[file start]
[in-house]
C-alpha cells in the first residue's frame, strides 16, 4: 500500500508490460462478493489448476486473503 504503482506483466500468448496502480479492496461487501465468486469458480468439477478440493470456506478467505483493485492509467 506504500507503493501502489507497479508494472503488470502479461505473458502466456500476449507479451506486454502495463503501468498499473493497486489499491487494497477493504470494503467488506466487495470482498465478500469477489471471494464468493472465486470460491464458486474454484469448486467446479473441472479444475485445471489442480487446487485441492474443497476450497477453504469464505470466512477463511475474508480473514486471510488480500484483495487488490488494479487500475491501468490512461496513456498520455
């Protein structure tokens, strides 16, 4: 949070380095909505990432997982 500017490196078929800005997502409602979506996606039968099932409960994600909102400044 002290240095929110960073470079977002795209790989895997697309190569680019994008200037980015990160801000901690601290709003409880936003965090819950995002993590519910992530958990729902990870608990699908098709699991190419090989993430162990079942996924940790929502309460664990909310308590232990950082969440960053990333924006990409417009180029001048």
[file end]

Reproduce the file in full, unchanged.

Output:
[in-house]
C-alpha cells in the first residue's frame, strides 16, 4: 500500500508490460462478493489448476486473503 504503482506483466500468448496502480479492496461487501465468486469458480468439477478440493470456506478467505483493485492509467 506504500507503493501502489507497479508494472503488470502479461505473458502466456500476449507479451506486454502495463503501468498499473493497486489499491487494497477493504470494503467488506466487495470482498465478500469477489471471494464468493472465486470460491464458486474454484469448486467446479473441472479444475485445471489442480487446487485441492474443497476450497477453504469464505470466512477463511475474508480473514486471510488480500484483495487488490488494479487500475491501468490512461496513456498520455
């Protein structure tokens, strides 16, 4: 949070380095909505990432997982 500017490196078929800005997502409602979506996606039968099932409960994600909102400044 002290240095929110960073470079977002795209790989895997697309190569680019994008200037980015990160801000901690601290709003409880936003965090819950995002993590519910992530958990729902990870608990699908098709699991190419090989993430162990079942996924940790929502309460664990909310308590232990950082969440960053990333924006990409417009180029001048």